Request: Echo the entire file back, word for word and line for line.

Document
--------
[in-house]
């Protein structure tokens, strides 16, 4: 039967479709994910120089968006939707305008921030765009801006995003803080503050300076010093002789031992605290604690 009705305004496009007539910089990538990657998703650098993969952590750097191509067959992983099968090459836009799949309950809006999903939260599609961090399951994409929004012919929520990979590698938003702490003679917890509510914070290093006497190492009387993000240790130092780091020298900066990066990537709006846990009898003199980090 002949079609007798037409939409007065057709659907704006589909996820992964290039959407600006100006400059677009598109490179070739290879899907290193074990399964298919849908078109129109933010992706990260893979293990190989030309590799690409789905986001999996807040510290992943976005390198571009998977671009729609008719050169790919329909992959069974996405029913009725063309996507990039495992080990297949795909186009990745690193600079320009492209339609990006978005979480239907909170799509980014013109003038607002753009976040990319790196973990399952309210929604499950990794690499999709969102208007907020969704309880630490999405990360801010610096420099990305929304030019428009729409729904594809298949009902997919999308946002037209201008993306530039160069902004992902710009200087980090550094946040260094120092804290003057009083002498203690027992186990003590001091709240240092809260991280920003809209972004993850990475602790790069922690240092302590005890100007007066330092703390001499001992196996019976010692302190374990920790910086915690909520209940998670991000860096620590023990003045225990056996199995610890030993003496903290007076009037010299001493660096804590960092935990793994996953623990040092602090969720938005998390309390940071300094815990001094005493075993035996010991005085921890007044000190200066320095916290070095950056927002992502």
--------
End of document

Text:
[in-house]
């Protein structure tokens, strides 16, 4: 039967479709994910120089968006939707305008921030765009801006995003803080503050300076010093002789031992605290604690 009705305004496009007539910089990538990657998703650098993969952590750097191509067959992983099968090459836009799949309950809006999903939260599609961090399951994409929004012919929520990979590698938003702490003679917890509510914070290093006497190492009387993000240790130092780091020298900066990066990537709006846990009898003199980090 002949079609007798037409939409007065057709659907704006589909996820992964290039959407600006100006400059677009598109490179070739290879899907290193074990399964298919849908078109129109933010992706990260893979293990190989030309590799690409789905986001999996807040510290992943976005390198571009998977671009729609008719050169790919329909992959069974996405029913009725063309996507990039495992080990297949795909186009990745690193600079320009492209339609990006978005979480239907909170799509980014013109003038607002753009976040990319790196973990399952309210929604499950990794690499999709969102208007907020969704309880630490999405990360801010610096420099990305929304030019428009729409729904594809298949009902997919999308946002037209201008993306530039160069902004992902710009200087980090550094946040260094120092804290003057009083002498203690027992186990003590001091709240240092809260991280920003809209972004993850990475602790790069922690240092302590005890100007007066330092703390001499001992196996019976010692302190374990920790910086915690909520209940998670991000860096620590023990003045225990056996199995610890030993003496903290007076009037010299001493660096804590960092935990793994996953623990040092602090969720938005998390309390940071300094815990001094005493075993035996010991005085921890007044000190200066320095916290070095950056927002992502």